Who is my neighbour?

I work in a church that is close to downtown. In fact, ‘downtown’ is moving closer to the church as the traditional city centre becomes more gentrified.

We recently had security cameras and new main doors installed at the church, giving us the ability to see who is at the door without them being able to see us. An intercom system allows us to communicate and the push of a button will open the door.

One afternoon this week, just before 4:00 pm, I was in the church alone when a man who looked like he lived on the street came to the door. Seeing him on the monitor, I did nothing, didn’t acknowledge his presence, didn’t make mine known to him. He soon went away.

Another afternoon I needed to go out to pick up some office supplies. As I drove out of the parking lot I saw a rental truck parked along the drive and a man walking from a recessed flowerbed to the truck, doing up his pants. He had obviously relieved himself in the corner of the building. [As often as anyone asks we do allow them to use our washrooms.]

On Friday morning women of the church were meeting for a social time. Our pastor set the doors to open automatically. Within five minutes of doing so an extremely raggedy, dirty, smelly man was standing in the doorway of my office. He wanted to sit down; I suggested he could do so on the couches in the foyer. No, he’d sit in the room next to mine — where two pastors were meeting. They also kindly suggested he could warm up in the foyer. He very soon was back in my office, rambling a stream of consciousness that made no sense to me. It seemed that anything he saw was incorporated into his monologue, for example, when I used the paper cutter he immediately said he could use it to cut off his arm. Finally he went to the foyer, sat on the wooden bench and argued loudly with himself.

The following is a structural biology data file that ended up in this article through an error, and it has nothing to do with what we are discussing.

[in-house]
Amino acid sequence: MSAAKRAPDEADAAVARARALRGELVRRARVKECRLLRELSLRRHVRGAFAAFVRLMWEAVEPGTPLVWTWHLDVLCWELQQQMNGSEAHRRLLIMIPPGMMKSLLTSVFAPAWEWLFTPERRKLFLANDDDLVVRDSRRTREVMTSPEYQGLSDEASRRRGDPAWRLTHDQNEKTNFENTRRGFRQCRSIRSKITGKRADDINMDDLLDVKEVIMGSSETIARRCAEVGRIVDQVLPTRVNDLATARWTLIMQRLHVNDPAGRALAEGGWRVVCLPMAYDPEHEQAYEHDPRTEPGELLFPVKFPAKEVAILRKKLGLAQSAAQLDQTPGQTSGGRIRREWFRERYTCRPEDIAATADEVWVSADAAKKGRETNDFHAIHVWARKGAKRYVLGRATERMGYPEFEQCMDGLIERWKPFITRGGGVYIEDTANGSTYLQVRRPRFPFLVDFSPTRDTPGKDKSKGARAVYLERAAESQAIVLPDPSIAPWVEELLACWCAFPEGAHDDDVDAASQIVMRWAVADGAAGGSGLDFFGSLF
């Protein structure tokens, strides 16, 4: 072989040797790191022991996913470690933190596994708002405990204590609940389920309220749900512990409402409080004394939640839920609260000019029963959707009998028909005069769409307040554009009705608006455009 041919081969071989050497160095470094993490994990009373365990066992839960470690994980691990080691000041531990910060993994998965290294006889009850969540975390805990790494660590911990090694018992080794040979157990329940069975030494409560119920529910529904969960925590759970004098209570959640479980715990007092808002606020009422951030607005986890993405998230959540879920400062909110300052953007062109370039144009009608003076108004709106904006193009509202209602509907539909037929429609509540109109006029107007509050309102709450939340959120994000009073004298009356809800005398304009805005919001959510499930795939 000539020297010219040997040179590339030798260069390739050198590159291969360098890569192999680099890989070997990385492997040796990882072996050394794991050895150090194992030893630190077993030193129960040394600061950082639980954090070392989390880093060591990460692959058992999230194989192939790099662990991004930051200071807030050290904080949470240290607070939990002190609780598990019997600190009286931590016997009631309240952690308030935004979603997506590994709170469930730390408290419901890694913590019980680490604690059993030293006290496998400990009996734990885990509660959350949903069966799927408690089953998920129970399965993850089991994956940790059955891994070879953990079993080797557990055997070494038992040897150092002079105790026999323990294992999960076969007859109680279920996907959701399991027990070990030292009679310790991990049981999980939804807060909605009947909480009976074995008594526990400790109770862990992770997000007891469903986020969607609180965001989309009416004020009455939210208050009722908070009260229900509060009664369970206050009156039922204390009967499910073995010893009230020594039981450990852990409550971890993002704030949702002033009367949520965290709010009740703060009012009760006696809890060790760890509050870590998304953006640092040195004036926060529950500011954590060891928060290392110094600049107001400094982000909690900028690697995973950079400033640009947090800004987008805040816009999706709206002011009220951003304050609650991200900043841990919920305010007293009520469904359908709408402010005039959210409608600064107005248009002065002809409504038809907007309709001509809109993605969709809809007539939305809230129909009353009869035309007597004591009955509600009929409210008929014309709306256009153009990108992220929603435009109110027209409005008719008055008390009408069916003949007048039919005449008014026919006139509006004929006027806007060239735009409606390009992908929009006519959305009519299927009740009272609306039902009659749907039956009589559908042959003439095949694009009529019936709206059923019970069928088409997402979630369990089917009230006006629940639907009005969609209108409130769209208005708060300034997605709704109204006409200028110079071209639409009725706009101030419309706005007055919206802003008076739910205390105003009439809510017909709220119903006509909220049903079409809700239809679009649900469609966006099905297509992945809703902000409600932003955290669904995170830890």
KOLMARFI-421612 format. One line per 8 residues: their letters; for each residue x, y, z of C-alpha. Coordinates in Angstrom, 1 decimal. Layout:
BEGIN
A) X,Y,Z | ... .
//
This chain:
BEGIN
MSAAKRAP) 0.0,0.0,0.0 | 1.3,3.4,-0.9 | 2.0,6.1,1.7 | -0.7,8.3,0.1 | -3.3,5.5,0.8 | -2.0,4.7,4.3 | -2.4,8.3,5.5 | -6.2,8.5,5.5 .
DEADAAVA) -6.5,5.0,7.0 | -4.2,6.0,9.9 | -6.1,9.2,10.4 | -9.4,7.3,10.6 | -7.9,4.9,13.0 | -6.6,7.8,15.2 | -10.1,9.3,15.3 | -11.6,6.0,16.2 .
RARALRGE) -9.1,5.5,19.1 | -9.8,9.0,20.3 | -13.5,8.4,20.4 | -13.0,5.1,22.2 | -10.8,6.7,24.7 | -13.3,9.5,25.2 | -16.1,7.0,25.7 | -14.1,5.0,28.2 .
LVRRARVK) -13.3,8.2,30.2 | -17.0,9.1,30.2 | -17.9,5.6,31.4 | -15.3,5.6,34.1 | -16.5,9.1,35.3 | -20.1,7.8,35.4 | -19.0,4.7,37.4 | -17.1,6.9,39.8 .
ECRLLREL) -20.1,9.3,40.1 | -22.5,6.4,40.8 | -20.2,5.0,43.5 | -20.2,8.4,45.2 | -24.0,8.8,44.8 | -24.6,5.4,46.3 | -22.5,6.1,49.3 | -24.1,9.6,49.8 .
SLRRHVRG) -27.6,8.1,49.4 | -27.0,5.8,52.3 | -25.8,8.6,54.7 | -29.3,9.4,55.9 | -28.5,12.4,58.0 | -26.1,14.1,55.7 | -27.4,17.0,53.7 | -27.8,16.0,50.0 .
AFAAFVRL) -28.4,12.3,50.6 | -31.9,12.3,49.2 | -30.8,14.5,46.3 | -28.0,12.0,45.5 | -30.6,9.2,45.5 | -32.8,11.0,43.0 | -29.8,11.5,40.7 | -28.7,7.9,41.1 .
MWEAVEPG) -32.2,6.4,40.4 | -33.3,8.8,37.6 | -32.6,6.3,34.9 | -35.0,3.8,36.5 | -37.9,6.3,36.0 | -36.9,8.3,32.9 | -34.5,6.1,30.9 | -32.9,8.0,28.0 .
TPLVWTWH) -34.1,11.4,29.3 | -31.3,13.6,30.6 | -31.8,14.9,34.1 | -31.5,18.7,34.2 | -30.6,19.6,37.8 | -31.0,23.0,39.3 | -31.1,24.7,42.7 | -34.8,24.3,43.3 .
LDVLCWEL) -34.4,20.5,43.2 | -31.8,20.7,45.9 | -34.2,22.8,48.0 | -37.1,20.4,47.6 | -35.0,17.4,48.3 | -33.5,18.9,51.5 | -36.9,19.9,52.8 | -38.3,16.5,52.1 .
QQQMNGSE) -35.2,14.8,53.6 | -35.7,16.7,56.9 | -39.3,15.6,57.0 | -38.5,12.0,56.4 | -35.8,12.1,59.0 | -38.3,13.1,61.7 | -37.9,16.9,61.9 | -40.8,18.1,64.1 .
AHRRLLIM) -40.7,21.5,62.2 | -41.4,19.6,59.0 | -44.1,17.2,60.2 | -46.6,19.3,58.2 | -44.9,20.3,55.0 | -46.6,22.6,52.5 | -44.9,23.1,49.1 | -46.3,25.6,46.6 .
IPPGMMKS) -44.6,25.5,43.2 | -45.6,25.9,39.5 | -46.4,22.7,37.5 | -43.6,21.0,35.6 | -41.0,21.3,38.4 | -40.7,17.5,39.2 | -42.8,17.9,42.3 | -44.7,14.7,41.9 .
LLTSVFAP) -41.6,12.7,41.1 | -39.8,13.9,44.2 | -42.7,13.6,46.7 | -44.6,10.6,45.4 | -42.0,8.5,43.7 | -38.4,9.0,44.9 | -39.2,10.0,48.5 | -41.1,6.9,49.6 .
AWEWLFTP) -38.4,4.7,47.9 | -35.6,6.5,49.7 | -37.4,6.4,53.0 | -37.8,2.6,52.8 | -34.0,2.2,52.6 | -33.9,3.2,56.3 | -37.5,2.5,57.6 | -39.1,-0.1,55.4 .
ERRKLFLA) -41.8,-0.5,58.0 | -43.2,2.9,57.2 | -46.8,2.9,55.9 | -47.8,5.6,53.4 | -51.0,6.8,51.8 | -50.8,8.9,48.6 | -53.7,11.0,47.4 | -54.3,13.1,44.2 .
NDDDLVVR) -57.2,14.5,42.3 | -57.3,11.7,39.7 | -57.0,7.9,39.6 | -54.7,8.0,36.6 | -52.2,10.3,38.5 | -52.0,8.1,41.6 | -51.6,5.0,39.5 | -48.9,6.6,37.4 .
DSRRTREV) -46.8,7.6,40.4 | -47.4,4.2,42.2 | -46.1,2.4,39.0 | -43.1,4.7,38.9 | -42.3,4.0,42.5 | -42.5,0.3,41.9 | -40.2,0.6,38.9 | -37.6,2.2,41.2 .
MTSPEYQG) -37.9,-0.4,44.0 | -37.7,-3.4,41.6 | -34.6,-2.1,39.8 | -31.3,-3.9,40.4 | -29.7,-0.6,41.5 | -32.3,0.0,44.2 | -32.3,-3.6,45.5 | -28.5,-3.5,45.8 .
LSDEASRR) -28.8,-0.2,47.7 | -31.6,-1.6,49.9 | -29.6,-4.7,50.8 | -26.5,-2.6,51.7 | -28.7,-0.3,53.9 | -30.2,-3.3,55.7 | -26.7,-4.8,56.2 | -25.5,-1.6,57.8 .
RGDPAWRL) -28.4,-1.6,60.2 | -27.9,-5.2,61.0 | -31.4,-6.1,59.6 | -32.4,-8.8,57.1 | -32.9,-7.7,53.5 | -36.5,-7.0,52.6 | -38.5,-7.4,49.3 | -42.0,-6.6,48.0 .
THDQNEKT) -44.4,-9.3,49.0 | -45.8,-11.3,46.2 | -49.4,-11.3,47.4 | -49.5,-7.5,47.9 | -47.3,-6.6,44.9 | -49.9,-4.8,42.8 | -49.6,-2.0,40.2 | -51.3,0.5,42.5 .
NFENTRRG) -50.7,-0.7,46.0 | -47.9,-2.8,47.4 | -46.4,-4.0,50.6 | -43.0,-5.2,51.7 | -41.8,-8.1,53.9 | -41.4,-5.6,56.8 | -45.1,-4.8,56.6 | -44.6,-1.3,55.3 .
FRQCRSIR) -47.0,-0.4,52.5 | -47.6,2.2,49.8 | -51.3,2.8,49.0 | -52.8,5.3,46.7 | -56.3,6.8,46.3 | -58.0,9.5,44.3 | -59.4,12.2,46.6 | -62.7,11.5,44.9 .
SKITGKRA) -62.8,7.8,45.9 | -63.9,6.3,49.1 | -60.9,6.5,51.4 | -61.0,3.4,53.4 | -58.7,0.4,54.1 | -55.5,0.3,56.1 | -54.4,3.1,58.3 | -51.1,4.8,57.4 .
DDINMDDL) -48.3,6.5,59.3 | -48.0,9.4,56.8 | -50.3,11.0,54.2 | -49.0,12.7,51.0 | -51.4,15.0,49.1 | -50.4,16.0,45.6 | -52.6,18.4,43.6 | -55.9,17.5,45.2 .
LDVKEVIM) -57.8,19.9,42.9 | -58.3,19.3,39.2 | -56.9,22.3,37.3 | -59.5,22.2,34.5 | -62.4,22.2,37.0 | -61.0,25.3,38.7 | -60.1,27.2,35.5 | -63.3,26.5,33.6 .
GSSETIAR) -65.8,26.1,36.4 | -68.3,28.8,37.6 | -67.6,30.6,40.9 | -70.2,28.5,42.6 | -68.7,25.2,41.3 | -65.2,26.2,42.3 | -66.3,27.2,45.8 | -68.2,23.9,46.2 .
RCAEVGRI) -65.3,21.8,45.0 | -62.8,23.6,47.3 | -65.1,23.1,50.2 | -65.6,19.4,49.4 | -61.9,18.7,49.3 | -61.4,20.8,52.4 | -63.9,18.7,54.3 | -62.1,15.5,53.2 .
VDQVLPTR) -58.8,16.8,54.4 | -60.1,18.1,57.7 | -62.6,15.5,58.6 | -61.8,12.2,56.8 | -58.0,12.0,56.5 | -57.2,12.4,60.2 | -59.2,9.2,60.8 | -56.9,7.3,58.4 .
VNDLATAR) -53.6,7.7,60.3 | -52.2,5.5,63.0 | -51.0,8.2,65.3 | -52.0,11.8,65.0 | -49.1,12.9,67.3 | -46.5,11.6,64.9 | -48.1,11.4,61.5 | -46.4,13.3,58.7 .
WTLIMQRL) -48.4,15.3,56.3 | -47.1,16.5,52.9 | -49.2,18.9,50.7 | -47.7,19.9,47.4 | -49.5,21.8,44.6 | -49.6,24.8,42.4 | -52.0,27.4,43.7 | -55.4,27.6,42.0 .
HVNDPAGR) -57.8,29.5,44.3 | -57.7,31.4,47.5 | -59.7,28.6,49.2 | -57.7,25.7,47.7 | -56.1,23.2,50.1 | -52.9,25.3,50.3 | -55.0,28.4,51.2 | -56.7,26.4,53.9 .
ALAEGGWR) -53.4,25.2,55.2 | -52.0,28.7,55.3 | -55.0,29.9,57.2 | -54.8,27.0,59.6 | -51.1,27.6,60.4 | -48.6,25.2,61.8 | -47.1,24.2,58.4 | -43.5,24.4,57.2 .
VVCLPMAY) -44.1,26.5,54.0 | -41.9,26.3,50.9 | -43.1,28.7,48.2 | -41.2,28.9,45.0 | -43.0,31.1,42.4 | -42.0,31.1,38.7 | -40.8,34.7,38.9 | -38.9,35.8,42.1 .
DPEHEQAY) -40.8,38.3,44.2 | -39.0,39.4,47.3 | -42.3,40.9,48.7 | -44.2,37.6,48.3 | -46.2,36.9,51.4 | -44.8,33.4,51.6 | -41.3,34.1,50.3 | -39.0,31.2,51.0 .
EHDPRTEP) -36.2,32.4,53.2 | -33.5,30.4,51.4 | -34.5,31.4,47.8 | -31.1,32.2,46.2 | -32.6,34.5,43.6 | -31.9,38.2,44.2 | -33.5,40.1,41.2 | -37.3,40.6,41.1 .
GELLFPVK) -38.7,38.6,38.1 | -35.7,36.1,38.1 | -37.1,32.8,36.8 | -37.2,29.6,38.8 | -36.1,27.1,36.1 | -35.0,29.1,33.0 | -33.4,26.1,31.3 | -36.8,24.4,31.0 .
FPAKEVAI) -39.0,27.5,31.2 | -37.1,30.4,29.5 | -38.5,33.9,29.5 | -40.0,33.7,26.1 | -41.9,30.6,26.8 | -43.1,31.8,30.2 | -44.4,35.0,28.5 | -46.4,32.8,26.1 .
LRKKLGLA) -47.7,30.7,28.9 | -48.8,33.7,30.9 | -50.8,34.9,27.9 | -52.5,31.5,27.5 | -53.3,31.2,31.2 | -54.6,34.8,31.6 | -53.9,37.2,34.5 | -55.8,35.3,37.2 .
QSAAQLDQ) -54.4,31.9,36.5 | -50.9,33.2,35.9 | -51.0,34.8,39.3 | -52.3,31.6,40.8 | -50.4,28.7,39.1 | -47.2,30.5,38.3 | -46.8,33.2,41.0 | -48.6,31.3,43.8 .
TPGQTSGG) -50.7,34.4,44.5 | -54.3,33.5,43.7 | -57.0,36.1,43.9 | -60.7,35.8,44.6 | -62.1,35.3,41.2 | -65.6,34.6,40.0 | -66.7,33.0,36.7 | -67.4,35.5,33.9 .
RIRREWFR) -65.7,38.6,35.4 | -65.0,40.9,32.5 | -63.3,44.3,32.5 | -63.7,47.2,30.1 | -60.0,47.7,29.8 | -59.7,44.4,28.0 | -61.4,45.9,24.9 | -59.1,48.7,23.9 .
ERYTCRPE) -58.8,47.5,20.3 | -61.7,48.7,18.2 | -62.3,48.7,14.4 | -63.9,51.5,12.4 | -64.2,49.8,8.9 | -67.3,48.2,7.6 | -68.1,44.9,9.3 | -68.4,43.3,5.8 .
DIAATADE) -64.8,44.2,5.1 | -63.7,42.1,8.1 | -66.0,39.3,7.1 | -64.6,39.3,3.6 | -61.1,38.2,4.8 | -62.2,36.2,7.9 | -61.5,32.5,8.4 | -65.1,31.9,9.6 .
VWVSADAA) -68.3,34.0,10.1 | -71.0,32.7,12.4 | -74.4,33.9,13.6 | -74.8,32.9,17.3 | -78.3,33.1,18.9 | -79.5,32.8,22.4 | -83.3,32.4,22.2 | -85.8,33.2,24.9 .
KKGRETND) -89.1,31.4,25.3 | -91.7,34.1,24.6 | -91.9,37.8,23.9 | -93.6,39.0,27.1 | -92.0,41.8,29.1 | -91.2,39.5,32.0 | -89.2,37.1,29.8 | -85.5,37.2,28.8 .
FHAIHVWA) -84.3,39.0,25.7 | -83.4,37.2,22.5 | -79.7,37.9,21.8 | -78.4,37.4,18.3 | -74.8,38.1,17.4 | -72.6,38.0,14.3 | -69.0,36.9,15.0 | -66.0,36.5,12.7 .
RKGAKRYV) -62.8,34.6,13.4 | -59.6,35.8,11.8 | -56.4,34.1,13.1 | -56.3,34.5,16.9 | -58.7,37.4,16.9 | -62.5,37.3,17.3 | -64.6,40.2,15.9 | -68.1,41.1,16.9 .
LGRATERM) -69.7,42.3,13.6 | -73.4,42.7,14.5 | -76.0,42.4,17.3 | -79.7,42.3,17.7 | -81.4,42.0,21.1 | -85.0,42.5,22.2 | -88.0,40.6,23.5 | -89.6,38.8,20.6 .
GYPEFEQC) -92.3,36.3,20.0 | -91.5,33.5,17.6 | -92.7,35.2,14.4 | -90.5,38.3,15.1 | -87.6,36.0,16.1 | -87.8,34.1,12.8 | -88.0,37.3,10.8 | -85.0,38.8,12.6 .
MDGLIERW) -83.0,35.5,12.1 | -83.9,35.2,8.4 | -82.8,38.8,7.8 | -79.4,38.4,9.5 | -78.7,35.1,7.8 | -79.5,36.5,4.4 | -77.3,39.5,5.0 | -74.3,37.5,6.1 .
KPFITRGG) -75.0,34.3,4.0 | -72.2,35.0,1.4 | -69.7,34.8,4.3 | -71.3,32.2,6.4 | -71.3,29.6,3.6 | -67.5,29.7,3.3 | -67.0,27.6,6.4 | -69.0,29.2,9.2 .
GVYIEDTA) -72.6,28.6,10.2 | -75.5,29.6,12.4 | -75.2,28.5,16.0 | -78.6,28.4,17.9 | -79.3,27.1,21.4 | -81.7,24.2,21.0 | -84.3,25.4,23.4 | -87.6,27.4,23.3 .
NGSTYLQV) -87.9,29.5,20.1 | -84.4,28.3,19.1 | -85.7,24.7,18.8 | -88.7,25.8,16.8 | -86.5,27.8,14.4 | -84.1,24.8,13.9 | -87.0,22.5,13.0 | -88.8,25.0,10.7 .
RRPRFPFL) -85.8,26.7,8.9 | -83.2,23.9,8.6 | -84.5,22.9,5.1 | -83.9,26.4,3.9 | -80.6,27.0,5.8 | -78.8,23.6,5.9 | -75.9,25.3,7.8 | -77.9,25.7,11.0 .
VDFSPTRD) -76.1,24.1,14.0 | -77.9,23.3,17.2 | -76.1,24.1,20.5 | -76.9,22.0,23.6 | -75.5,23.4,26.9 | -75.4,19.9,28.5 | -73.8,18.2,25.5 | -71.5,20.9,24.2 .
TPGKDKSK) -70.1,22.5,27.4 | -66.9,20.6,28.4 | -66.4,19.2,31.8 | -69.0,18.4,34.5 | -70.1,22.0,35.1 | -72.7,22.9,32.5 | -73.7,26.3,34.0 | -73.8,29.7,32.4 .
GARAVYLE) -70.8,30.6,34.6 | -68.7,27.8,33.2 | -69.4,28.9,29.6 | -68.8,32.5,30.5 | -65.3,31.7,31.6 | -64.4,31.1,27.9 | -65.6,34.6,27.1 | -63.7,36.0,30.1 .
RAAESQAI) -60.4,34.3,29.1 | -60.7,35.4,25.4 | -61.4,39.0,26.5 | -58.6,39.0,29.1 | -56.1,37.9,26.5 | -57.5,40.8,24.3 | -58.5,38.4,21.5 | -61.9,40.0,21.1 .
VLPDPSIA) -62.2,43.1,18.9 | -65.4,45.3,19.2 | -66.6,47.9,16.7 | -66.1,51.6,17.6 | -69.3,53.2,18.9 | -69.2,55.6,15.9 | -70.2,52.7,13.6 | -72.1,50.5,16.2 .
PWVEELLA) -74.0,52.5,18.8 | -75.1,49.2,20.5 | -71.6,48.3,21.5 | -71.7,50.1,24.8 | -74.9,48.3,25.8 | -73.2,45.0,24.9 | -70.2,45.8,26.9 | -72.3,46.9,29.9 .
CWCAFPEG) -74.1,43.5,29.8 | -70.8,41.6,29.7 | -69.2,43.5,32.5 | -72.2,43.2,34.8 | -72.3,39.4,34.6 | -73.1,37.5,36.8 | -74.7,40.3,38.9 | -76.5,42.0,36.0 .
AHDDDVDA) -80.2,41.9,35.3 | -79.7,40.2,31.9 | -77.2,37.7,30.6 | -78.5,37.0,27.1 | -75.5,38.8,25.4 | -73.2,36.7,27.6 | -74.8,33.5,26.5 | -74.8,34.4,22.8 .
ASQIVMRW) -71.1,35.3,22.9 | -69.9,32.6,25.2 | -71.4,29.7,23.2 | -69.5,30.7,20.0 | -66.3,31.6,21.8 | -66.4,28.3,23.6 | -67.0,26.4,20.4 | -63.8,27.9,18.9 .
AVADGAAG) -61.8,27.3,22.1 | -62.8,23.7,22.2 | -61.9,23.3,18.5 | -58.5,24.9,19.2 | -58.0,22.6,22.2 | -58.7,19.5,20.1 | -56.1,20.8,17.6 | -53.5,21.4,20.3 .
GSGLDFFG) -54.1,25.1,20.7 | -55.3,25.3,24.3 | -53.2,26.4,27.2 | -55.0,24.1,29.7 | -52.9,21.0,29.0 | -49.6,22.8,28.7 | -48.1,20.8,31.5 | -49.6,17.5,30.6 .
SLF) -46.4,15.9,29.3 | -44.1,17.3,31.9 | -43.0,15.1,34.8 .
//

When the pastors were finished their conversation our pastor, our custodian and I discussed what to do with our visitor. Our (male) pastor decided to convince him to move on. It took 20 minutes or more, most of that time outside without his coat on a cold day. Our visitor was left at the bus stop with a ticket to ride.

We struggle with how to respond to such incidents. How do we love our neighbour when they smell bad? How do we communicate when they seem to be in another universe? How do we balance our personal and property safety with being welcoming? Especially in this season of advent, when we are reminded that God works in unexpected ways, it’s tough!

Are you my neighbour?

Photos from lightstock.com


Many years ago, I made this butterfly for my former pastor and dear friend, Bertha Landers. This afternoon I was privileged to visit with her briefly in her new home in a retirement  complex, and the butterfly graced her coffee table.

The butterfly is often used as a symbol for new life. And Bertha was, for me, a midwife for a new life. After Volker died, when I struggled to come to terms with the changed world I lived in, Bertha listened and advised, walking with me through the darkness.